L.A.’s Natural History Museum Gardens Almost Done


Located spitting distance from the newly constructed Expo Line, L.A.’s Natural History Museum has been undergoing a $30 million, 3.5 acre expansion and renovation for the past year. Scheduled to be completed in July, the museum is adding extensive green space, outdoor exhibits and a new pedestrian bridge inspired by the museum’s whale skeleton.

The renovation is being done by CO Architects and the landscape is re-envisioned by Mia Lehrer & Associates. The newly renovation North Campus will be going greener, with a living wall, a garden that celebrates L.A.’s history with Spanish Olive trees and Mexican Fan palms, a food garden, and space for kids in the Get Dirty Zone.

Rendering of the future living wall.

Rendering of the future pollinator garden.

This week, Mia Lehrer’s firm posted photos on Facebook documenting the project’s progress.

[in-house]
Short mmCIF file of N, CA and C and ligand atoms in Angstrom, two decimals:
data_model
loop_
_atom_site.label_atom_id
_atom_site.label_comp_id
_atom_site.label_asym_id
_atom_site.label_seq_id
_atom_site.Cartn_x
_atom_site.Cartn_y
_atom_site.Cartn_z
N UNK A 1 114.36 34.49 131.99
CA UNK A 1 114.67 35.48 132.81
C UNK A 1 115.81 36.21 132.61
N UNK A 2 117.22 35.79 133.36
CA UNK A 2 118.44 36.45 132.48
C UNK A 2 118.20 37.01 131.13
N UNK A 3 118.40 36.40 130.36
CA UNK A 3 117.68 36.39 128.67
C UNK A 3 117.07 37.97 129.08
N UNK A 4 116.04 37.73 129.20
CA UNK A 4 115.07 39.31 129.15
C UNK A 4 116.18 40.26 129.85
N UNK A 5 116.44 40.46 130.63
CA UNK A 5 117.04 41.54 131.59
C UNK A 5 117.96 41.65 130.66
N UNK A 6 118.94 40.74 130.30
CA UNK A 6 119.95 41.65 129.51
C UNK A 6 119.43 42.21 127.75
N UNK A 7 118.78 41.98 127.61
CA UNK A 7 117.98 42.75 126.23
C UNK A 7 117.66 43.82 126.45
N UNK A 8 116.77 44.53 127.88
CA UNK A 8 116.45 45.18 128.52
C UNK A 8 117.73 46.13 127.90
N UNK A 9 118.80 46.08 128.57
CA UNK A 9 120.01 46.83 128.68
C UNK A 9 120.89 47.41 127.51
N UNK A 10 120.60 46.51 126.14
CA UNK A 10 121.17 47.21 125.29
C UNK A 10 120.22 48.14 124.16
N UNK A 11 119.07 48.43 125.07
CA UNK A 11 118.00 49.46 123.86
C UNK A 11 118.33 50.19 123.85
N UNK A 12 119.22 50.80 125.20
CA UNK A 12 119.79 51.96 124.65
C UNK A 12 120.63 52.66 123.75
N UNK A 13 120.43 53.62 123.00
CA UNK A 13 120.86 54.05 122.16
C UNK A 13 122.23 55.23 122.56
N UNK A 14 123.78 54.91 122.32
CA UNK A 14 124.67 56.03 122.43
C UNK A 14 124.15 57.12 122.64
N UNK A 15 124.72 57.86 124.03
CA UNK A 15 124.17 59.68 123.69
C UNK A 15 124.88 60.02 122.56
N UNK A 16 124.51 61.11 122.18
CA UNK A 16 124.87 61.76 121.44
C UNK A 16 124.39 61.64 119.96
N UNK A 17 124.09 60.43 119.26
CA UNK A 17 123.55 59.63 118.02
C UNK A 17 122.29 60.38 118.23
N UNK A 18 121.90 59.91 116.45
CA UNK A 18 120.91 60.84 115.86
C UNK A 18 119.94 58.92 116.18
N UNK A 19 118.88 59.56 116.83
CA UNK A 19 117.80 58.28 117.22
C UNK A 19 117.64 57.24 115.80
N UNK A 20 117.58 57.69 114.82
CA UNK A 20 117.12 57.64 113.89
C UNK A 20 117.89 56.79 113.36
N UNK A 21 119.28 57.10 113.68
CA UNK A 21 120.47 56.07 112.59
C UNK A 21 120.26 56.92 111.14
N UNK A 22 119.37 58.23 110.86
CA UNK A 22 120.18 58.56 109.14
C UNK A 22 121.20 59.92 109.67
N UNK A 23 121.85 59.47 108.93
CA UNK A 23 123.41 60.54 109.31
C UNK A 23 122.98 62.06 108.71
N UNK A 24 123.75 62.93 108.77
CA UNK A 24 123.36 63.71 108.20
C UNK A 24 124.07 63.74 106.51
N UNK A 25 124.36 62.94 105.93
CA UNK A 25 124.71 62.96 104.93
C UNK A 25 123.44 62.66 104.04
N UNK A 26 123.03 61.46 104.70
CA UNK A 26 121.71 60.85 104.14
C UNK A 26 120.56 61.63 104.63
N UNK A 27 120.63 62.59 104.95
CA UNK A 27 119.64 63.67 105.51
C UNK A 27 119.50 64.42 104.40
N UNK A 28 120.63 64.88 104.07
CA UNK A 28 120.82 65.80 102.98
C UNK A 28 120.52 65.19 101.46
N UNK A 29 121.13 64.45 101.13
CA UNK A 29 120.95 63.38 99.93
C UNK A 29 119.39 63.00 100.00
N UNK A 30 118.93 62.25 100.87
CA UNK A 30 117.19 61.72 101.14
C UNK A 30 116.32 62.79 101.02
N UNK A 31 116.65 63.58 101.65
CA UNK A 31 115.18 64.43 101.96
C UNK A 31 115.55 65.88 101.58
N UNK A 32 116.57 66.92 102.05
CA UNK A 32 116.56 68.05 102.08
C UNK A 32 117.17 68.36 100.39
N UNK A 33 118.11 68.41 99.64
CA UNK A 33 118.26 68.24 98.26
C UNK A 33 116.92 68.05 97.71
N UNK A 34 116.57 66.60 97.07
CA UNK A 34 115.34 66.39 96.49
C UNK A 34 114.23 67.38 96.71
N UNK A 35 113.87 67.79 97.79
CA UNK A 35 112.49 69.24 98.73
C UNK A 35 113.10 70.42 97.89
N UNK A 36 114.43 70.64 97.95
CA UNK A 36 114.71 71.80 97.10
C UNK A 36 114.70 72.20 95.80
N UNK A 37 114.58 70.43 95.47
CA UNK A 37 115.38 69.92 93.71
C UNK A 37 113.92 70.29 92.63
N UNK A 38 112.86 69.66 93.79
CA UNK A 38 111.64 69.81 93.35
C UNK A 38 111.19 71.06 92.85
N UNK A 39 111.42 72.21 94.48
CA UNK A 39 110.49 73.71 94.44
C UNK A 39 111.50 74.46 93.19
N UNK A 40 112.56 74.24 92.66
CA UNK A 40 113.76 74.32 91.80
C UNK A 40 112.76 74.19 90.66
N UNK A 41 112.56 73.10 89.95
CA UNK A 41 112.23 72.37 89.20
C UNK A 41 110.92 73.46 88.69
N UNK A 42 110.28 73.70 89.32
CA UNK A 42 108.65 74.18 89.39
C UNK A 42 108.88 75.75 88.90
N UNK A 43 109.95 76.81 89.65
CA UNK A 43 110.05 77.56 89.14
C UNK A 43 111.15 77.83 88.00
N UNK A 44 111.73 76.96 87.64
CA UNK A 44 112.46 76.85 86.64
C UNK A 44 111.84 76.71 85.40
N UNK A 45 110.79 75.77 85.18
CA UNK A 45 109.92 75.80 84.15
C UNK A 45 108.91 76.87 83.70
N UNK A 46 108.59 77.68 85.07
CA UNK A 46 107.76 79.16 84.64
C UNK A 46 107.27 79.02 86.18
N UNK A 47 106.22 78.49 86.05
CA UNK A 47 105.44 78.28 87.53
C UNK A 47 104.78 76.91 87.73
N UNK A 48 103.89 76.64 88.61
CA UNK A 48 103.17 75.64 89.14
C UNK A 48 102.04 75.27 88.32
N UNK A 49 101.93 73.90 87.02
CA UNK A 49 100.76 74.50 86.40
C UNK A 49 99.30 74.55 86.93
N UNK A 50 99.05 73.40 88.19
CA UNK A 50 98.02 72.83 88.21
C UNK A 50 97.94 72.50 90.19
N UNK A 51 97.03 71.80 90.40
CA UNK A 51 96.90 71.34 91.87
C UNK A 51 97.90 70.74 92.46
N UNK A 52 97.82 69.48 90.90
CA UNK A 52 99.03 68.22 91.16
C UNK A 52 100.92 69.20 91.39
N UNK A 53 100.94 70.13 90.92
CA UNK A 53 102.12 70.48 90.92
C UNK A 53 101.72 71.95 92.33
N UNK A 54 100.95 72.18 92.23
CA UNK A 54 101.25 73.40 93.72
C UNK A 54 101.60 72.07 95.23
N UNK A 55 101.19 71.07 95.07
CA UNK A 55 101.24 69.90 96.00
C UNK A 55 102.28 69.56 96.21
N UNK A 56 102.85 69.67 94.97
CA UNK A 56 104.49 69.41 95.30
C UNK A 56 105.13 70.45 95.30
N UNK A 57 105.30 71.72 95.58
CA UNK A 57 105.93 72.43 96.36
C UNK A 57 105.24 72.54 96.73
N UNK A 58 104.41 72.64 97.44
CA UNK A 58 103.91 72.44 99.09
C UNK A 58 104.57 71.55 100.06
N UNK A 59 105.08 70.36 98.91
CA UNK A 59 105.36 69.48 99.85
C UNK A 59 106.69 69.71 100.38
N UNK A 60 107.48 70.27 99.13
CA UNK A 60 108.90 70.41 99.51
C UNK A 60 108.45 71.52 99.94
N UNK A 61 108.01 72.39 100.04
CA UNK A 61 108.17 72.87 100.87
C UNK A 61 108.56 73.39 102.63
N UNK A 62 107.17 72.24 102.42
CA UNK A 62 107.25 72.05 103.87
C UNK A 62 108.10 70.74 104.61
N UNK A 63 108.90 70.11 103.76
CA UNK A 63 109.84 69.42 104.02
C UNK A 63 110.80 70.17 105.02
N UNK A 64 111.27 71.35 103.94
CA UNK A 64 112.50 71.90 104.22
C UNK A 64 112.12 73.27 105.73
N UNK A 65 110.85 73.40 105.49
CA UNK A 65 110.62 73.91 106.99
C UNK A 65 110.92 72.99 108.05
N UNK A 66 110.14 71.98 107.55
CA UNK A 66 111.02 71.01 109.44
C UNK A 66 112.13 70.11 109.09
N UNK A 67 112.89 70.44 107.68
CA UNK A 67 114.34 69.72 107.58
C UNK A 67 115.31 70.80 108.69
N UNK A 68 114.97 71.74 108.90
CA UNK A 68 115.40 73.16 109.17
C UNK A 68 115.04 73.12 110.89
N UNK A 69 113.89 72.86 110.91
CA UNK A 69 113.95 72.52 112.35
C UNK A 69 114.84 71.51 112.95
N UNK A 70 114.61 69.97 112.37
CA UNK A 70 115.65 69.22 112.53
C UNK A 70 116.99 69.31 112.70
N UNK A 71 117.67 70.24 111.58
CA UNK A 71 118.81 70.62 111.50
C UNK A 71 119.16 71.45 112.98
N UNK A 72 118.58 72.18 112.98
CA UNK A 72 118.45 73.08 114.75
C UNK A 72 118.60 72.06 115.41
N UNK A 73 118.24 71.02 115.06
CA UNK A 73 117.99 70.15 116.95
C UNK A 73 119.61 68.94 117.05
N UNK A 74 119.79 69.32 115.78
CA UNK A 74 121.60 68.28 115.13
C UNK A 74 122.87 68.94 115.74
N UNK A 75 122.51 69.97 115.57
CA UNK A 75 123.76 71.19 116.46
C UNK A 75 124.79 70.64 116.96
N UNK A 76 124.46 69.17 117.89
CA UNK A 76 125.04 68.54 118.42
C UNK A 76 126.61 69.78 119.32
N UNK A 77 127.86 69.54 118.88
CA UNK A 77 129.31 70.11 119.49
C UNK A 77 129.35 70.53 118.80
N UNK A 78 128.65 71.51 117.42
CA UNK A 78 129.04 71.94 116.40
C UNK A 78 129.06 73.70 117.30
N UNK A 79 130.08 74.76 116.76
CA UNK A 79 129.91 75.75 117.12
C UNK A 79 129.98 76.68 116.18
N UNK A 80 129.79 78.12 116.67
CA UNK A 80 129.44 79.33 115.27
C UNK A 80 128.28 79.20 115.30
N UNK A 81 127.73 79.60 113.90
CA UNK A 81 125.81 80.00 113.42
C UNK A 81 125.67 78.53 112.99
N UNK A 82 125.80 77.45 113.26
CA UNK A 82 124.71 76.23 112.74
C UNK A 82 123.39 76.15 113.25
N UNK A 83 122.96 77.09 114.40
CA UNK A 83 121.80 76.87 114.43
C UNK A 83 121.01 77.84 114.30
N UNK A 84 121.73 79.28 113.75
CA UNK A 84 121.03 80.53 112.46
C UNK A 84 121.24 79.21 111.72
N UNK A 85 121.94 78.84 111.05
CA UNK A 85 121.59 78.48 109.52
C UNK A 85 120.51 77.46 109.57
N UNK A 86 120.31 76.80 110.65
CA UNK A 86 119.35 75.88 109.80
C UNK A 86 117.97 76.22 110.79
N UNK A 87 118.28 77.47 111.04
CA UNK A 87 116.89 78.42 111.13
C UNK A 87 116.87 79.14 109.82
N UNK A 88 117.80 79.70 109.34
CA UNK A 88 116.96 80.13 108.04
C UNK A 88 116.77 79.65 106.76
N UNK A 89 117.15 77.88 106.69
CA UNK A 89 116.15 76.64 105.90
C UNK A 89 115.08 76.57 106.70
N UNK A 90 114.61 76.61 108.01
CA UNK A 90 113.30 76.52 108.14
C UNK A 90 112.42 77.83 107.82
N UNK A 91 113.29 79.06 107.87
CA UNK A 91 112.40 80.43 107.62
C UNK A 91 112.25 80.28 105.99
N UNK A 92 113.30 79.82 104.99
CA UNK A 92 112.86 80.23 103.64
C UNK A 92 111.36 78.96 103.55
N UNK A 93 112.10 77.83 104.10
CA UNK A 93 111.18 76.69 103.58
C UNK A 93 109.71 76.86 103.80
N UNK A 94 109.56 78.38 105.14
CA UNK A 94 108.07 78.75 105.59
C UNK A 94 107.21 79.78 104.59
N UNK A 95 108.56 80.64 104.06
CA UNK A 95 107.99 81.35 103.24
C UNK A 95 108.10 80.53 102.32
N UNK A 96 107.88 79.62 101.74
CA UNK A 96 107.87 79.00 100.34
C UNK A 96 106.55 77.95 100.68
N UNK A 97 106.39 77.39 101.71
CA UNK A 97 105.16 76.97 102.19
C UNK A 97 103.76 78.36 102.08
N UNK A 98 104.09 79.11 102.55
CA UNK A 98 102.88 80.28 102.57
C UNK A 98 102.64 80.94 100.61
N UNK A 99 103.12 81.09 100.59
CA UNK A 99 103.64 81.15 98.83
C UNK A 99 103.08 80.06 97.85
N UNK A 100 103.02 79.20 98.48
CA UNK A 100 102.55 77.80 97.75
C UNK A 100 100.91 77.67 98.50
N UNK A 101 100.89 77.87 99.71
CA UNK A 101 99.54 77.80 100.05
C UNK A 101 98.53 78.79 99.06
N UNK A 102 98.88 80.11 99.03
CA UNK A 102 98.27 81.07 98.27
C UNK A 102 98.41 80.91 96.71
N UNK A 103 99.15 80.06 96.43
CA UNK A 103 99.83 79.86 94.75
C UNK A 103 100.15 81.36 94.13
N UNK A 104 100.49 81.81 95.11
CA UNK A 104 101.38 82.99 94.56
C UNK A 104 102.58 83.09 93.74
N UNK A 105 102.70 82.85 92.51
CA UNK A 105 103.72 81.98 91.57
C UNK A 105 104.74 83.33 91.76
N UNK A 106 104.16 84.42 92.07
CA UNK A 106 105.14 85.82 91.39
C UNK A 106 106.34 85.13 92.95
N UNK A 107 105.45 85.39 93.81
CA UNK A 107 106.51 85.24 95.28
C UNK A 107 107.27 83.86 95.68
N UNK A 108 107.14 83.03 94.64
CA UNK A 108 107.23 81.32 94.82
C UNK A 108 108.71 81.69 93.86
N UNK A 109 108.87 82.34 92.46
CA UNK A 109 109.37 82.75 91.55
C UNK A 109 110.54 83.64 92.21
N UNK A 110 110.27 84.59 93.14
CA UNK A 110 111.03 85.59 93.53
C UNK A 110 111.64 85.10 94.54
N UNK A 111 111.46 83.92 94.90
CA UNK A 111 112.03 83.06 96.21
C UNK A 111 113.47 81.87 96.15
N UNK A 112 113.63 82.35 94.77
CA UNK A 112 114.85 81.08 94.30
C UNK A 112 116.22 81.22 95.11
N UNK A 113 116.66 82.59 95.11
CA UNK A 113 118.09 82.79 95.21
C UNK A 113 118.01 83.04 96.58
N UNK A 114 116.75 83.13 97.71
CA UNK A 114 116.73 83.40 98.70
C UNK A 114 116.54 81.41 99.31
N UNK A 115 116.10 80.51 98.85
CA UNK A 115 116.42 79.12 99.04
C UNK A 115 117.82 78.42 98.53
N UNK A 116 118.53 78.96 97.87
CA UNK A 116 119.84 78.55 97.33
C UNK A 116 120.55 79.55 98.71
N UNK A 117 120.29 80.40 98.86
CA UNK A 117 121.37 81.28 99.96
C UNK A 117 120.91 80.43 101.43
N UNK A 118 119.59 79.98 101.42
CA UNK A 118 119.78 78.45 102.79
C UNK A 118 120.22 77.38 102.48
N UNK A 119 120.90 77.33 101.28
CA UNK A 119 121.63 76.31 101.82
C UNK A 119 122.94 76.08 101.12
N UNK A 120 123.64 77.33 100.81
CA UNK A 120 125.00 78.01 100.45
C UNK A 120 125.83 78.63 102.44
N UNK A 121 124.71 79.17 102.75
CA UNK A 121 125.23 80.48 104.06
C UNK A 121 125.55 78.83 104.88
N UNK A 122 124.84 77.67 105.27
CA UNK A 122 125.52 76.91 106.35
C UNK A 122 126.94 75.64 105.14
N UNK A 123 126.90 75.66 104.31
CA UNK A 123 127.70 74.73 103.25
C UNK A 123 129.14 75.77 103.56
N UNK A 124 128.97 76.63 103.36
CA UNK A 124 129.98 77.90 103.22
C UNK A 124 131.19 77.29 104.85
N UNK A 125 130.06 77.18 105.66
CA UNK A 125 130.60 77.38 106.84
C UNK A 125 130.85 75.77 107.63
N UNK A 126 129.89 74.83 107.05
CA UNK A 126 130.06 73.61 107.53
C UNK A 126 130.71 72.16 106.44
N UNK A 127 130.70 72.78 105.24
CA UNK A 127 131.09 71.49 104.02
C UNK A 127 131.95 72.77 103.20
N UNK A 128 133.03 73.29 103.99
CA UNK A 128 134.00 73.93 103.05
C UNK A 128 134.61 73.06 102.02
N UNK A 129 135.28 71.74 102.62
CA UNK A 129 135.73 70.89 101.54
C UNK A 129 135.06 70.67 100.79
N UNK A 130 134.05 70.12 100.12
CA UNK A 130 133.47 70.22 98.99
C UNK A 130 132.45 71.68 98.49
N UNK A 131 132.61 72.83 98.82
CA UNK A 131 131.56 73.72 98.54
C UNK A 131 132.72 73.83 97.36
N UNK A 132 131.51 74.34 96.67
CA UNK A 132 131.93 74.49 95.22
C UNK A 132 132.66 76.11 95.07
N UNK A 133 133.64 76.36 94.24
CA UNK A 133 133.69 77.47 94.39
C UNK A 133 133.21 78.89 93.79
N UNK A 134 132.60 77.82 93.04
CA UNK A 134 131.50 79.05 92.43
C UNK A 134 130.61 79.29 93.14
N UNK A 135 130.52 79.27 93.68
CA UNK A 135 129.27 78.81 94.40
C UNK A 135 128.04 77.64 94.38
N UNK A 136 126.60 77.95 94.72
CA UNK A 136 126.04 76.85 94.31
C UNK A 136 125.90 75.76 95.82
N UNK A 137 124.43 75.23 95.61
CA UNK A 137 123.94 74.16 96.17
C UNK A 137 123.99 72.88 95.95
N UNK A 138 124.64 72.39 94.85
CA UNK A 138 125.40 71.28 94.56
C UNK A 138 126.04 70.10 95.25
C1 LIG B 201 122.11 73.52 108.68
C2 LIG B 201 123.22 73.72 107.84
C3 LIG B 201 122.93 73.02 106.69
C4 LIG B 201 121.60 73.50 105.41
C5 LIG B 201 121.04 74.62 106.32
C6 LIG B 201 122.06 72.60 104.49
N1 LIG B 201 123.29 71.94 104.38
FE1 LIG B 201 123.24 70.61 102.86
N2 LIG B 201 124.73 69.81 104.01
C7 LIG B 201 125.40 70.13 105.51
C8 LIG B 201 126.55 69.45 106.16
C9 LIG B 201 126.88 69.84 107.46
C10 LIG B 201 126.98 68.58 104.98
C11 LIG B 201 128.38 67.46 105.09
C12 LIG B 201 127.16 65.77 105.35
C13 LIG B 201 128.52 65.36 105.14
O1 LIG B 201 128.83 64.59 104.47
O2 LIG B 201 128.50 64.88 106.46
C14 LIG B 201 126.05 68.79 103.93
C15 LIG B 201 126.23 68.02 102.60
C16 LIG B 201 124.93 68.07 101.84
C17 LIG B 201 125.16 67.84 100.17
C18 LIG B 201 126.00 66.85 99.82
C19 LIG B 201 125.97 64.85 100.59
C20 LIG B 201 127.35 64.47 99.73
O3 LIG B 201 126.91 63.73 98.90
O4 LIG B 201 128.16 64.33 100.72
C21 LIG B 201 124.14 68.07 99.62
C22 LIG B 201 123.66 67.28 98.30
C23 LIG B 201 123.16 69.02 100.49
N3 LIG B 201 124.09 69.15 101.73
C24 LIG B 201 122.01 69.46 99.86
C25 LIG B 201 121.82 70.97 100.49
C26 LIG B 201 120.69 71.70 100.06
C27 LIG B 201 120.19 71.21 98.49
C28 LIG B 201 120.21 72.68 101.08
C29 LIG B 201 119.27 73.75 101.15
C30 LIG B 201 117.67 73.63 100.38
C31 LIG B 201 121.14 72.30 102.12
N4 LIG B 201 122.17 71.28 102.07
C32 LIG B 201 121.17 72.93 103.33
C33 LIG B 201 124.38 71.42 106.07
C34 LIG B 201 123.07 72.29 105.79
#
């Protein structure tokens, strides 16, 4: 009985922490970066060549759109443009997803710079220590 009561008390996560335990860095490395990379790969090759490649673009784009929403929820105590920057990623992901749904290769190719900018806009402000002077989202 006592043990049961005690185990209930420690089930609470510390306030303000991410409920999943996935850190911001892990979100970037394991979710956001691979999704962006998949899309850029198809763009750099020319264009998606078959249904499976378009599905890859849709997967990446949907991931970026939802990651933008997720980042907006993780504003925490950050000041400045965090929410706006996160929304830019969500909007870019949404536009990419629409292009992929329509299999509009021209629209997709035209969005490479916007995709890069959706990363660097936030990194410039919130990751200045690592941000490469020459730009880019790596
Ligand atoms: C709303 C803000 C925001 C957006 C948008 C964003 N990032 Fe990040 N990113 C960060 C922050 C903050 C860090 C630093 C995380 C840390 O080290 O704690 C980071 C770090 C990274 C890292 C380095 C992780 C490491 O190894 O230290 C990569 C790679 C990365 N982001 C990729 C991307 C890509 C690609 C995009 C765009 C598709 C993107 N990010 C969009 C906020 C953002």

The new pedestrian bridge, arched to resemble a whale’s backbone. The landscape will also feature the aforementioned Pollinator Garden designed to attract butterflies and bees. Within the landscape there will also be art and educational programs, integrating the interior and exteriors of the campus for exploration and discovery.

The trees are prepared for planting.

The living wall under construction.

With USC’s campus across the street, the opening of the Expo Line this fall, and the greening of the North Campus at the Museum life below the 10 is looking better and better.

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